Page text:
For Immediate Release
Contact: Lauren Wolk, firstname.lastname@example.org, 508-394-7100.
Turn, Turn Turn: Cape Cod Wood Turners Spin Magic in New Exhibition
Members of the Cape Cod Wood Turners
South Yarmouth—The Cape Cod Wood Turners (CCWT) have long been partners with the Cultural Center of Cape Cod, exhibiting, teaching, mentoring, and helping to expand the Center’s Rise and Shine Program for youth at risk. To close out a dreary year, they have now mounted a spectacular exhibition of work ranging from small ornaments to large bowls, platters, vases, and many other excellent examples of the fine craft about which they are all so passionate. The exhibit, which runs through December 19, is free and open to the public, though mask usage and social distancing will be observed. Also on exhibit through the 19th, marine paintings by William R. Davis, a retrospective by Raymond Perry, and “Soliloquy,” oils by Lydia Mozzone. Gallery hours are Tuesday through Saturday from noon to 5pm.
“It has been our great privilege to partner with the members of the CCWT in so many different and wonderful ways,” says Molly Demeulenaere, whose work with the Cultural Center has helped the organization not just survive the pandemic but thrive as it has met each new challenge with a creative and coordinated response. “This year, even during COVID-19, we have spent months raising funds for equipment for our makerspace, installing the equipment, and designing programming to expand our educational opportunities in 2021. We can’t wait for increased engagement with students of all ages, especially the teens we serve through Rise and Shine. They LOVE the CCWT and the work they’re learning to do on the lathes.”
And the wood turners love the students who are learning new skills, gaining confidence, and forging intergenerational relationships during the time they spend in the Center’s makerspace and studios.
Bourne’s Robin McIntyre understands how an artform can bridge the gaps between people. “I’ve been involved in the club for about ten years. My inspiration was my grandfather, who turned wood in his little stone basement shop in Connecticut. I remember, as a child, the shavings flying and the smell of the wood, and being with him. My learning curve has been little longer than many, but my skills have certainly improved over time, so I’ve gone from being mentored in the ‘Turn and Learn’ program to being a mentor myself. I’ve also been an officer in the club, which has increased both my involvement and enjoyment. Wood turning is very ‘Zenish.’ You get into a groove. You have to be focused on the work and let the clutter of the world go away.”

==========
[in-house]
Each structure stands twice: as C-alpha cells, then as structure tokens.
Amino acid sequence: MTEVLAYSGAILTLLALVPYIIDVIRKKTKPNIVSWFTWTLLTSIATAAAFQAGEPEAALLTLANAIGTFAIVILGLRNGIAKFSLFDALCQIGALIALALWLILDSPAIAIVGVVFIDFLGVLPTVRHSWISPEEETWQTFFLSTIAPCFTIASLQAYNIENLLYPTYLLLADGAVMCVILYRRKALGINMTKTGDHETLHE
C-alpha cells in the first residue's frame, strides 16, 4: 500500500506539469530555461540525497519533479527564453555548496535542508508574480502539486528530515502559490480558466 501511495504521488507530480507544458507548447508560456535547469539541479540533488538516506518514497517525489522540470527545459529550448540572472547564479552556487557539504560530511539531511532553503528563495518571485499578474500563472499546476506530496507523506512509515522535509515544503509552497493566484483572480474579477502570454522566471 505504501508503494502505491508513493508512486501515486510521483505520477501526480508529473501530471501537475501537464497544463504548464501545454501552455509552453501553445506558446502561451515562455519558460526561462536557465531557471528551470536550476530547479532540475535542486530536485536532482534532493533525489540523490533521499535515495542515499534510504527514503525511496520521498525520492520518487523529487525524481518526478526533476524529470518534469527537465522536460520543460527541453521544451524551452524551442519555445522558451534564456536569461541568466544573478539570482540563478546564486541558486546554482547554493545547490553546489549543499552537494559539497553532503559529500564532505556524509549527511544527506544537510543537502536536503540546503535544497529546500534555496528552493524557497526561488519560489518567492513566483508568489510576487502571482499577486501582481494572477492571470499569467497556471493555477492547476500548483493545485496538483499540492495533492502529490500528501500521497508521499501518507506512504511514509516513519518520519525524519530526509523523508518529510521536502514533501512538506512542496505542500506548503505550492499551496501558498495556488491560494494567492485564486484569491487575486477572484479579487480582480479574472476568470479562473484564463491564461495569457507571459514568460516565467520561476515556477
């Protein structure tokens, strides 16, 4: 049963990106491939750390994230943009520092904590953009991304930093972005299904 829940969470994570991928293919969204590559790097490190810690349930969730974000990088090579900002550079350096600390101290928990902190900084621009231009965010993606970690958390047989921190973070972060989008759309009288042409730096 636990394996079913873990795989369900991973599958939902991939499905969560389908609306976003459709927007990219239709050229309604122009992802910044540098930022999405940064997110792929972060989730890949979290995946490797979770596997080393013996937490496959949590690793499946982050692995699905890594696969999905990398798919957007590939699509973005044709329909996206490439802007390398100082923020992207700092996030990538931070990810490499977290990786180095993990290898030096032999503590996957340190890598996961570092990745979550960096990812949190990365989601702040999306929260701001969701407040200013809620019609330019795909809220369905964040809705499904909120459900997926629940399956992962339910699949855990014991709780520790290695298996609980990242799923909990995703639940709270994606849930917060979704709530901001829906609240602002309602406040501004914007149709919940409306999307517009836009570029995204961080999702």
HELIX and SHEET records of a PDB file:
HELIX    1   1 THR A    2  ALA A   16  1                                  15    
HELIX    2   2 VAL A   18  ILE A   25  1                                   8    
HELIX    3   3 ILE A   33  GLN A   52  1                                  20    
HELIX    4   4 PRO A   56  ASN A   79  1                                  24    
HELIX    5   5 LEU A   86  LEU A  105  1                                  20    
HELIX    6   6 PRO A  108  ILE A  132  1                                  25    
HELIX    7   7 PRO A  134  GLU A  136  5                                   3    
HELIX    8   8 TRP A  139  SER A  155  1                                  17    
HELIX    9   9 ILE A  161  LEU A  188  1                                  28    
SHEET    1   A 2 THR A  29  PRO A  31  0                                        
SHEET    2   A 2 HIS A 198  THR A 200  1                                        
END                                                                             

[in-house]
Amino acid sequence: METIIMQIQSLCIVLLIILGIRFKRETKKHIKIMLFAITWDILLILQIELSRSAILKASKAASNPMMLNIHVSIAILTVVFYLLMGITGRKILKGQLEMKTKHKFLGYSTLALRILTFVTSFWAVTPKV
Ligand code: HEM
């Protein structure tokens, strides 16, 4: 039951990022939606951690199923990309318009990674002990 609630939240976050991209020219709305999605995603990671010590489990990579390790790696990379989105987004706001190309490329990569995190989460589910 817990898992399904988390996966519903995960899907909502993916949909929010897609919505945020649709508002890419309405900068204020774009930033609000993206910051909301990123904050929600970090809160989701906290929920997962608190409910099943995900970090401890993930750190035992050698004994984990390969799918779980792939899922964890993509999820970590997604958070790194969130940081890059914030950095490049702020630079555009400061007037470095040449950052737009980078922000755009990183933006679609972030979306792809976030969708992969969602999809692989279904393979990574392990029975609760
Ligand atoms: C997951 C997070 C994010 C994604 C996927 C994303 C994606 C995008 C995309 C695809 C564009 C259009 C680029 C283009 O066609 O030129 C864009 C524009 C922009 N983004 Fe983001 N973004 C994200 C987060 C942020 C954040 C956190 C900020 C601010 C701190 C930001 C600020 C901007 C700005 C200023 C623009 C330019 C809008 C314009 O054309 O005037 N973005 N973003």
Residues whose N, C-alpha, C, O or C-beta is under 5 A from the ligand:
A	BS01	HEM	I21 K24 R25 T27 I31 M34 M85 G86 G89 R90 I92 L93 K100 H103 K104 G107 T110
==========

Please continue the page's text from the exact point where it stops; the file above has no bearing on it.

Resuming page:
“It’s very cathartic,” says Dave Arnone, who has been with the group for eight years, since moving to South Yarmouth, though he was involved in turning well before that. “Wood turning absolutely puts me at ease and makes me so comfortable. A great pastime. I love wood and I love to see what comes out of each log and each piece. I’ve had the honor of being involved here at the Center, teaching and mentoring in their turning program. We do a lot of free mentoring through the club as well. If you’re interested in turning, please feel free to reach out to the CCWT club and we can get you started with an exploratory class.”
Dave’s wife, Sandra Arnone, is one of a dozen women in the group. “I’m a novice turner, in my second year of turning, learning under the tutelage of my husband and CCWT’s ‘Turn and Learn’ program,” she says. “I enjoy turning things in a real natural state. I like to leave bark on my pieces and use wood burning to create a vintage look. Very woodsy.”
“I’ve been a wood turner with the club for about eight years now,” says Mike Grady, also from South Yarmouth. “I don’t have a name for my style, but I take a very technical approach to all my work. Beyond that, though, there’s an artistic element involved, and I really appreciate that. A combination of the technical and the creative.”
In fact, the combination of art, craft, and science shows in all the work in the exhibition at the Cultural Center. The marriage of technique and imagination, different materials, and a vast array of results, from tiny delicate goblets to bowls reminiscent of canyons in earth tones and fascinating textures.
“It’s an art form with a great deal of functionality,” says Demeulenaere. “A perfect blend and balance.”
Other members of the Cape Cod Wood Turners whose work is on exhibit include Steve Abbott, Bruce Benwood, Clarke Buchanan, Deborah Chapin, Denis Casaubon, Ed Putnam, Toby Lorenzen, Hal Minis, Ron Reif, Bob Reynolds, Steve Treistman, Richard Wright, Sue Beardsley, and Jan Casiello.
For more information, visit www.cultural-center.org or call 508-394-7100. The Cultural Center of Cape Cod is located at 307 Old Main Street, South Yarmouth.